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3 Assam Cops Held For Allegedly Killing A 14-Year-Old

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Aao bachchon tumhein dikhaye jhanki Hindustan ki” (Come children, let’s show you the trailer of India)

On charges of murdering a 14-year old child in February this year, three Assam police officers were arrested on Monday. Former officer-in-charge of Bharalumukh police station, Uma Bora, sub-inspector Azizur Rahman and Tamizuddin Ahmed were arrested as an enquiry revealed that the child was killed after being beaten up in police custody.

On the night of February 10 this year, UTSAH, a Guwahati-based NGO for child rights received an anonymous call which informed them that a 14-year old child had died after being arrested by the police in Guwahati. Immediately, UTSAH’s founder Miguel Das Queah rushed to Bharalumukh police station to get a detailed report on the death. Child Welfare Police Officer (CWPO) Sudip Choudhury gave an account of the case. He said that following a theft on January 30, 2017, at a grocery store in the Bharalumukh area, Dhiraj Deka, owner of the store registered an FIR on January 31 at the Bharalumukh police station.

After a preliminary investigation by investigating officer Tamizuddin Ahmed, Bharalumukh police apprehended minor “A” (16 male). “A” on being interrogated admitted to the theft and named minor Raja Ali (14 male), minor “C” (13 male) and minor “D” (14 male) as his accomplices. Following the confession made by “A”, Bharalumukh police apprehended Raja and “C” late at 11:10 pm. However, on the same day “D” went missing and could not be arrested.  The Bharalumukh police presented “A”, Raja and “C” before the Juvenile Justice Board (JJB), Kamrup (Metro) on February 7 at around 2:30 pm after they accepted committing the theft. The JJB observed a case of Child in Conflict of Law (CCL) and sent the minors to the Boko Observation Home for Boys, for reformation.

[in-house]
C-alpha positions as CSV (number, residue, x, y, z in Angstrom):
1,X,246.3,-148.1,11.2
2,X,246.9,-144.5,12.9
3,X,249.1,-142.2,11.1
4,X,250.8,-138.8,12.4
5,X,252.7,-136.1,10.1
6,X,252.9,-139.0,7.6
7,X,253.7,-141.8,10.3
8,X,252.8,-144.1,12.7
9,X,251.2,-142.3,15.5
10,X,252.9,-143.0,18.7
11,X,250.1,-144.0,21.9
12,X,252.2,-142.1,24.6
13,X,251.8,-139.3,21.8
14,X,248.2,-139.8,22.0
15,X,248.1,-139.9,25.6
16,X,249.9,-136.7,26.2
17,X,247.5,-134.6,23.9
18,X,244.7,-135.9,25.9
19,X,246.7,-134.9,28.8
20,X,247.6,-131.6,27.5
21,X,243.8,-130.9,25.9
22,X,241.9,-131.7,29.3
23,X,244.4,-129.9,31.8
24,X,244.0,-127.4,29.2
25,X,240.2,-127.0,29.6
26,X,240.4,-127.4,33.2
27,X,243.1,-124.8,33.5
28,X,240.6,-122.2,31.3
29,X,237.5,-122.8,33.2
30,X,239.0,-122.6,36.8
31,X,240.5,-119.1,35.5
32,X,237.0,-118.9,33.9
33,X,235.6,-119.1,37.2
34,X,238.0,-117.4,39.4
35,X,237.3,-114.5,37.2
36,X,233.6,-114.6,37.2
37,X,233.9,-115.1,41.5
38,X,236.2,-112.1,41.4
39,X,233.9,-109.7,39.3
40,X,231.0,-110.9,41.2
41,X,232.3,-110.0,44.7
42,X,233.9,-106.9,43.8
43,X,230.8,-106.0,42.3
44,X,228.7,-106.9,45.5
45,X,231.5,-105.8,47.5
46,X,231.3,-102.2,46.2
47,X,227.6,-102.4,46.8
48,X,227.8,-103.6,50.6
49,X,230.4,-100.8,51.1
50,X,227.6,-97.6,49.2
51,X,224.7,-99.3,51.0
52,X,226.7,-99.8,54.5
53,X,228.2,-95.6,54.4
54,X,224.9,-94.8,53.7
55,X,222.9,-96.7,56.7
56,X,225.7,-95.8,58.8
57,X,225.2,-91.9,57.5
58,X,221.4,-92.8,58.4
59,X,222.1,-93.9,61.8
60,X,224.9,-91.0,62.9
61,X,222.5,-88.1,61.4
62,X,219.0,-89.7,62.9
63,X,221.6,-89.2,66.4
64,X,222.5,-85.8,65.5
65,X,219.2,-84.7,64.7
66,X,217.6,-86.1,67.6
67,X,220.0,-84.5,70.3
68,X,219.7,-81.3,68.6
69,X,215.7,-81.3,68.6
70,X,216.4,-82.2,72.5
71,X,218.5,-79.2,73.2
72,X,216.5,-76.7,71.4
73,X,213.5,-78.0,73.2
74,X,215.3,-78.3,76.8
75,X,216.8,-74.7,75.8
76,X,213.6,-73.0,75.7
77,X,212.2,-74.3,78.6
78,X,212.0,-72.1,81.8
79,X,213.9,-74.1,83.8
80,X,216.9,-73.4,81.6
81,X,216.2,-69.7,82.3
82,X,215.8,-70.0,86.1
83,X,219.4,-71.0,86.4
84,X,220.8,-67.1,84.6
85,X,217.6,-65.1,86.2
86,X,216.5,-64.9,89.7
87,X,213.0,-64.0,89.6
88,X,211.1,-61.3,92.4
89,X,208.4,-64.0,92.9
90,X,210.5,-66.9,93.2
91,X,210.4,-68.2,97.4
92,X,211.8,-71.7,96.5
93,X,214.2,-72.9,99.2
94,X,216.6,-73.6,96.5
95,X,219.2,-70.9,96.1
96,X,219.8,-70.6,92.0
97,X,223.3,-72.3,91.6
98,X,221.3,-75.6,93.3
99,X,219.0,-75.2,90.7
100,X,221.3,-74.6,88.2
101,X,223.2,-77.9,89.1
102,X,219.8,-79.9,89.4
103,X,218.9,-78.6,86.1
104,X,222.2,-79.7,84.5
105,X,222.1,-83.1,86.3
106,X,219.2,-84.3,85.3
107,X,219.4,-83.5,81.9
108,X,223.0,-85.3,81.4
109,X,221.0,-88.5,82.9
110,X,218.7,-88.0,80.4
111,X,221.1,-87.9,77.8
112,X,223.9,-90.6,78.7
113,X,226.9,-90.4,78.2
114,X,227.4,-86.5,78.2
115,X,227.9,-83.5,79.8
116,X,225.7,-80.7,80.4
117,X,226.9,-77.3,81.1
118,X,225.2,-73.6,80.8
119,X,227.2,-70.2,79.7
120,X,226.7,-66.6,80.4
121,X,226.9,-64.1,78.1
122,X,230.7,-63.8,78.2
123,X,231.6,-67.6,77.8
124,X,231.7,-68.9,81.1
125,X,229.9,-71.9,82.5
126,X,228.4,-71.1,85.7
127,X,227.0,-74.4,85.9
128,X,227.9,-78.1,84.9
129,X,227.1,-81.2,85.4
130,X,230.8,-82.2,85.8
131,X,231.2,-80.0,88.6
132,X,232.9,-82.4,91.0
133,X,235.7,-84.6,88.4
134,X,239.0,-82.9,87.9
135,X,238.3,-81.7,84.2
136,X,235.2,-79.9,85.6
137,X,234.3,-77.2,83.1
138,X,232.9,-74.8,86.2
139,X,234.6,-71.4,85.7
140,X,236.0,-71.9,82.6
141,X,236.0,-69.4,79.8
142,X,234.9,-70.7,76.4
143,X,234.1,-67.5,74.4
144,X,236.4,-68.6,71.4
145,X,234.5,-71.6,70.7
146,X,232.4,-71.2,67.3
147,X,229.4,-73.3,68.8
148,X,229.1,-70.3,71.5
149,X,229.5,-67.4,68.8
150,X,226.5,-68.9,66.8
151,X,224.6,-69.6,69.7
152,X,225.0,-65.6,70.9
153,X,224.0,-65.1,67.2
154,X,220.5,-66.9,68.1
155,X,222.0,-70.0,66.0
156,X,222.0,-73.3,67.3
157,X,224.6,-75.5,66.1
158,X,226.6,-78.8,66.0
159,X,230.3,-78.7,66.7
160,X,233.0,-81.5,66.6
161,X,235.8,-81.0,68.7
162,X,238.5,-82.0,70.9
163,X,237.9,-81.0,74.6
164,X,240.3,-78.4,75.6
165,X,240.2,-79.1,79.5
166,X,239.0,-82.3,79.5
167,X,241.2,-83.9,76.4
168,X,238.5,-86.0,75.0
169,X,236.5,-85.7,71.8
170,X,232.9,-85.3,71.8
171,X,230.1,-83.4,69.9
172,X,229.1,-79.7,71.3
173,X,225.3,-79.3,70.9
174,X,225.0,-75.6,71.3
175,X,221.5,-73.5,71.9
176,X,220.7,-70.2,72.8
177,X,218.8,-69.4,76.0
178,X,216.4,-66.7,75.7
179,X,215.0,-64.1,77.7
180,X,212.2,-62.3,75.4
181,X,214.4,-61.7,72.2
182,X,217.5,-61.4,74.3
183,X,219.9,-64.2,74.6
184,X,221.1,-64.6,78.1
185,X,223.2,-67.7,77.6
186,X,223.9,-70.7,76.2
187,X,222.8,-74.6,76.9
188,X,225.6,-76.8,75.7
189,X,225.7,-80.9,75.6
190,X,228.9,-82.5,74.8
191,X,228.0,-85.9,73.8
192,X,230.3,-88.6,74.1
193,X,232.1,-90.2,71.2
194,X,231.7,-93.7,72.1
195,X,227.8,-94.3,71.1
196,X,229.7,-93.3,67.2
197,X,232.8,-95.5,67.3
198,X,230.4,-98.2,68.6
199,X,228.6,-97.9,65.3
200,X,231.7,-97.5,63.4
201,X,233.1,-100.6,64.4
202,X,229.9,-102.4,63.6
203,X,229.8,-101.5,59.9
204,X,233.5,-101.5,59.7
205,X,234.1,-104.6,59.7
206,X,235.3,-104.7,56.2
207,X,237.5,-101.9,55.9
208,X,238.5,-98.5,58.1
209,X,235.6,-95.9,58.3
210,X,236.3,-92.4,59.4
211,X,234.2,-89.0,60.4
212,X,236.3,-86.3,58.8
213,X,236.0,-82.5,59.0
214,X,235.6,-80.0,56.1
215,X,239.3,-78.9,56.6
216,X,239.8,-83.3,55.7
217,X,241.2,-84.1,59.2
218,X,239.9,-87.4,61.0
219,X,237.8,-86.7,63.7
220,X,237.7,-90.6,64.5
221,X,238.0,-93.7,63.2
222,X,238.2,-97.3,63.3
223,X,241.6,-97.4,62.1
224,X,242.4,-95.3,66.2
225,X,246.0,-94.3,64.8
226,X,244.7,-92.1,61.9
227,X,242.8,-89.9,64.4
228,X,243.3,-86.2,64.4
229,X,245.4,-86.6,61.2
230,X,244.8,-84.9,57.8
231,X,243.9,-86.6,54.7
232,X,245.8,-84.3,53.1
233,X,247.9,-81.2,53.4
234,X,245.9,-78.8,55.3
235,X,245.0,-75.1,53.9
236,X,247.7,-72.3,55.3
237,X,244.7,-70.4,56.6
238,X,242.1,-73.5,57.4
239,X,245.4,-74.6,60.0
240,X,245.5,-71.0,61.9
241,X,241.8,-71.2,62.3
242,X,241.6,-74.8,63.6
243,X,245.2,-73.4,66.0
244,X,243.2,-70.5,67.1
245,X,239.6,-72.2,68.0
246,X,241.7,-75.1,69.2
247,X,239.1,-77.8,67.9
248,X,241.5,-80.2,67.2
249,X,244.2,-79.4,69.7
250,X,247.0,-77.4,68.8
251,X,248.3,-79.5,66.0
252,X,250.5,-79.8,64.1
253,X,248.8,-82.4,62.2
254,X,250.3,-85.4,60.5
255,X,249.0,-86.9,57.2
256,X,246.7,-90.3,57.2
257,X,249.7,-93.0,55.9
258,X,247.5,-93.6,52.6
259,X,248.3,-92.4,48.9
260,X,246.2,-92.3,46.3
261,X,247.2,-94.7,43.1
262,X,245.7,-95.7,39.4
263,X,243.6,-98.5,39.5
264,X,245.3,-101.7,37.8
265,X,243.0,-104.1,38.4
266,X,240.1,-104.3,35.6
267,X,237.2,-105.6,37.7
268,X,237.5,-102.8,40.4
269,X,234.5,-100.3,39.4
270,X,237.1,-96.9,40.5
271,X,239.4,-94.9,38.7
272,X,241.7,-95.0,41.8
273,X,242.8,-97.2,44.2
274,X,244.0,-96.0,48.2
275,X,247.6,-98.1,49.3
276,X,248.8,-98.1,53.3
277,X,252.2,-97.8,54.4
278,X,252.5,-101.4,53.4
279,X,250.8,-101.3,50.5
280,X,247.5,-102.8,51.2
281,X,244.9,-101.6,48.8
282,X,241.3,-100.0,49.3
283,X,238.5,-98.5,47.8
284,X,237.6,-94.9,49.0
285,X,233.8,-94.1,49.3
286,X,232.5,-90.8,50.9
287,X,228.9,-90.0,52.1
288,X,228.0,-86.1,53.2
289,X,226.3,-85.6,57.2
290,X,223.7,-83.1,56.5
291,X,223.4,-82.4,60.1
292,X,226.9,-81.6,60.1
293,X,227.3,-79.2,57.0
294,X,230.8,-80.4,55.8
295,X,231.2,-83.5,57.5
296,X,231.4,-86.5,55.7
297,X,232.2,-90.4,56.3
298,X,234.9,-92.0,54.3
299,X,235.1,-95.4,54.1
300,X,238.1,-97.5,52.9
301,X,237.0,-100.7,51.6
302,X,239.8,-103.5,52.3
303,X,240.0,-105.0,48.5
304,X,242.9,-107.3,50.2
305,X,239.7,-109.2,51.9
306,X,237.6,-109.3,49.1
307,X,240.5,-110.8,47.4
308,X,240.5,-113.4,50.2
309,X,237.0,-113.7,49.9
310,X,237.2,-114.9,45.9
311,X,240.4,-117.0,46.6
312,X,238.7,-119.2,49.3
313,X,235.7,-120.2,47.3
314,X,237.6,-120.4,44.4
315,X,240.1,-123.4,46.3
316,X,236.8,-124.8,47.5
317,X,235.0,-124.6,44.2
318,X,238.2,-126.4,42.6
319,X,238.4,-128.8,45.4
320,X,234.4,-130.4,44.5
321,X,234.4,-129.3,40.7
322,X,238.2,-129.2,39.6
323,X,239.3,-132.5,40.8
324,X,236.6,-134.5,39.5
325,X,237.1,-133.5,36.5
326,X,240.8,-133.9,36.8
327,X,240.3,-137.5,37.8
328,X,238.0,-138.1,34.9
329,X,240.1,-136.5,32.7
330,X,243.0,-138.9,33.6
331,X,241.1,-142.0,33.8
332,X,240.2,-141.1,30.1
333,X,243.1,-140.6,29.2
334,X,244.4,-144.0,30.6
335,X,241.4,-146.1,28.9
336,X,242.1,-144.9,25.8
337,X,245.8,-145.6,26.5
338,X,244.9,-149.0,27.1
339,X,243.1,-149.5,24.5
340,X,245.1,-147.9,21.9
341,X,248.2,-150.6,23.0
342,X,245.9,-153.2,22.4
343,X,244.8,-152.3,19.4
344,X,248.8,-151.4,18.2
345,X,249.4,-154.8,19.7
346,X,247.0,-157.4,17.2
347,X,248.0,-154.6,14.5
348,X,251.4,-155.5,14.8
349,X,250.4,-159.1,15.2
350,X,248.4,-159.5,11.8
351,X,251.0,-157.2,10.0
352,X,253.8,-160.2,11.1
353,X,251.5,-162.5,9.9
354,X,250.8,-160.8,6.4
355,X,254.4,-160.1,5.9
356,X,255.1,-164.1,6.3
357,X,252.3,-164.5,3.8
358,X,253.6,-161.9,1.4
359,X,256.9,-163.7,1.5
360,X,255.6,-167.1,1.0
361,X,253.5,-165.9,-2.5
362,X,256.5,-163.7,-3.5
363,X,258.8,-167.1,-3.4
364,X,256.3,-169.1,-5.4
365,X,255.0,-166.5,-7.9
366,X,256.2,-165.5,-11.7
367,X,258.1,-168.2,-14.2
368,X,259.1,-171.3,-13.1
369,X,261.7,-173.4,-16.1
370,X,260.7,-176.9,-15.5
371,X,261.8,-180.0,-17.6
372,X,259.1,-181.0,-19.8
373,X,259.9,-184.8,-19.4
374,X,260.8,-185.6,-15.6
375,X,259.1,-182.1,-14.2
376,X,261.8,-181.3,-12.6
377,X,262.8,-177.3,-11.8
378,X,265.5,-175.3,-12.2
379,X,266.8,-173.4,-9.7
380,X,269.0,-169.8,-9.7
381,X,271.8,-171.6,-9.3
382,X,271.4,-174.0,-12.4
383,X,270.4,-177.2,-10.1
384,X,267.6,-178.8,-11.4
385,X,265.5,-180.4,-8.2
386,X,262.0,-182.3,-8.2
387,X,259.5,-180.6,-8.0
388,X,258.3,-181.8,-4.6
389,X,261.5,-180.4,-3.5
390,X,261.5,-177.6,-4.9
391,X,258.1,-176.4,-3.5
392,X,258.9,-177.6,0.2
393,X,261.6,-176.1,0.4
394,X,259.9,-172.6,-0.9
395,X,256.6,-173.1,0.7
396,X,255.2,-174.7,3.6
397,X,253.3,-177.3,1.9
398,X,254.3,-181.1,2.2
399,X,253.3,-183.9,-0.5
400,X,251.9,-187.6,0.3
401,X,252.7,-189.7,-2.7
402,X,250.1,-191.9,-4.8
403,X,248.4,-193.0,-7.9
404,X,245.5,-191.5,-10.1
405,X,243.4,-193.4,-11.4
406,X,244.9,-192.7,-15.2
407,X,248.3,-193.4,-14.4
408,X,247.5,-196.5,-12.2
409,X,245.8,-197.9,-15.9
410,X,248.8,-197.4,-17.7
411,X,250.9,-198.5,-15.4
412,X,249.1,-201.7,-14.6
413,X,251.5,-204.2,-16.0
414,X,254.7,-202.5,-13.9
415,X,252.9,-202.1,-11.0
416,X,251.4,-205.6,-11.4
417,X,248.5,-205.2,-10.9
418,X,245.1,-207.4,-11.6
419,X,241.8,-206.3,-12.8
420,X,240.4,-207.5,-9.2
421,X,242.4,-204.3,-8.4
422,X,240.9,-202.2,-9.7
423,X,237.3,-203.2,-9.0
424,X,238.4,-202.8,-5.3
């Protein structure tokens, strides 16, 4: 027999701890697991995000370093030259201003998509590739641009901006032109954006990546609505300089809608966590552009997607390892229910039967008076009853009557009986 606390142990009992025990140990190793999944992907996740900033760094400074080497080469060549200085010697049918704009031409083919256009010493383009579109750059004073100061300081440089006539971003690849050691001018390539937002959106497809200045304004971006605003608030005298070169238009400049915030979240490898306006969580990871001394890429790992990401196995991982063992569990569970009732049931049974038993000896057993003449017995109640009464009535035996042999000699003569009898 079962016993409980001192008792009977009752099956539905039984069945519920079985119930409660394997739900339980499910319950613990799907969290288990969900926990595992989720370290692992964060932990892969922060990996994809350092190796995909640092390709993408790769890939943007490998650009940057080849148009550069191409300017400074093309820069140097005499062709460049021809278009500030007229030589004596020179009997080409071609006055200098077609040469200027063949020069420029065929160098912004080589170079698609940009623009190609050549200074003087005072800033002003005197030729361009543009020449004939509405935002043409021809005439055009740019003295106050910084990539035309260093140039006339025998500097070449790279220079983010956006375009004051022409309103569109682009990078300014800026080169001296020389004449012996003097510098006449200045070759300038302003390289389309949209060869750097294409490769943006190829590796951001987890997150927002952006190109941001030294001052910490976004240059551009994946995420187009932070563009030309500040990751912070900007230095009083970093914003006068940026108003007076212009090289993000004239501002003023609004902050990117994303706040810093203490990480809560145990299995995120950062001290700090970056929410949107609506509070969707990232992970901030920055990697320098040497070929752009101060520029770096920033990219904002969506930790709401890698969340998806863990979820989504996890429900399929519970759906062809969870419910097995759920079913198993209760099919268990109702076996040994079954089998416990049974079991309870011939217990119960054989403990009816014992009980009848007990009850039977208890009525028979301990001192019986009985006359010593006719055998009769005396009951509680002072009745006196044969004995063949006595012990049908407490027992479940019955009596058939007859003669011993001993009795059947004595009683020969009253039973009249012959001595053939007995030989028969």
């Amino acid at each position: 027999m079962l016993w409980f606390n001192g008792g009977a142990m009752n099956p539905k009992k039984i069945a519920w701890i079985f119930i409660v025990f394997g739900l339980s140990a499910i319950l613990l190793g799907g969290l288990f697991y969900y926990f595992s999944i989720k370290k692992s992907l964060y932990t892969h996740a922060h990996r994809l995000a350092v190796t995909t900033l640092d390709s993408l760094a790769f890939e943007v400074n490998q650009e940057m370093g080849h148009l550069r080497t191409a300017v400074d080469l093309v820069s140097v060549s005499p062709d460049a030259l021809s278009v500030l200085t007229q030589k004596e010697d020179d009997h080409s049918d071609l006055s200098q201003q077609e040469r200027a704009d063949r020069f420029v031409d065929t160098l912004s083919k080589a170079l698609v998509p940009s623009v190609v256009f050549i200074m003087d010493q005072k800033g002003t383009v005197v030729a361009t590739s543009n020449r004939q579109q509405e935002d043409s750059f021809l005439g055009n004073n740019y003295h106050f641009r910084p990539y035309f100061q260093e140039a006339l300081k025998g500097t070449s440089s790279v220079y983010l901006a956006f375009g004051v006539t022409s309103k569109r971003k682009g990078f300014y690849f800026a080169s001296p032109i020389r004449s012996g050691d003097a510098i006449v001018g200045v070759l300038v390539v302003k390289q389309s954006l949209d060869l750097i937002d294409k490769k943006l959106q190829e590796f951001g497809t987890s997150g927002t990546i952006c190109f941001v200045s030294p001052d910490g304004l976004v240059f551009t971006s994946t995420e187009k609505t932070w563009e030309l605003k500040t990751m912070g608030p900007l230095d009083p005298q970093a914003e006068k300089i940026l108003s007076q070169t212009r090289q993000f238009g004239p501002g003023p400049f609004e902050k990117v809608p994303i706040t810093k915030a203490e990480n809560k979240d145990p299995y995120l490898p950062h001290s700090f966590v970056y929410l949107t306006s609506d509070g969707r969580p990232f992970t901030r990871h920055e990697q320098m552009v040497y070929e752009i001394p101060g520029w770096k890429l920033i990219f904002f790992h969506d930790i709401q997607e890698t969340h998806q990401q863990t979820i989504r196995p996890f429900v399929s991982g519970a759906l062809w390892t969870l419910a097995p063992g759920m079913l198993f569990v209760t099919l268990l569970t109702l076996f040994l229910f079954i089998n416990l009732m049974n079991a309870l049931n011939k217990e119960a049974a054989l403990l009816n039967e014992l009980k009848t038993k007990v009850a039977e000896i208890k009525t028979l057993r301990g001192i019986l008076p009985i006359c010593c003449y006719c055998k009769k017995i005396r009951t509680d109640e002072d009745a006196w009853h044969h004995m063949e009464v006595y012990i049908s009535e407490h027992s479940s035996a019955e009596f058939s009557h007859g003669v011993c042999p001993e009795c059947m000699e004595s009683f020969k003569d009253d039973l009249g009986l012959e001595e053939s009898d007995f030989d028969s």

For further information after talking with the CWPO, Miguel called Hemi Bora, the then superintendent of the observation home for boys in Boko. According to Bora, after the order from JJB, Kamrup (Metro), the children were brought to the observation home late evening on February 7. Among the children, Raja Ali complained about uneasiness to the staff of the observation home on February 8. Next day, i.e, on February 9, Raja got admitted to Guwahati Medical College and Hospital (GMCH) for treatment. In the early hours of February 10, Raja succumbed to his injury in the hospital. According to doctors, Raja was severely unwell and his organs had given up.

After talking with the station in-charge and Child Welfare Police Officer (CWPO) of the Bharalumukh police station, it came to light that the minors were kept the entire night (15 hours) at the police station which is a violation of Section 12(2) of the Juvenile Justice (Care and Protection of Children) Act 2015. According to the section, a child should be kept at an observation home before he is presented at the JJB. This section corresponds to Model Rule 9(6) of the Juvenile Justice (Care and Protection of Children) Act 2015 which clearly mentions that if a child cannot be produced immediately to a JJB then the CWPO must keep the child at an observation home or a ‘fit facility’. Neither Childline nor District Child Protection Officer was informed regarding the arrest by the police.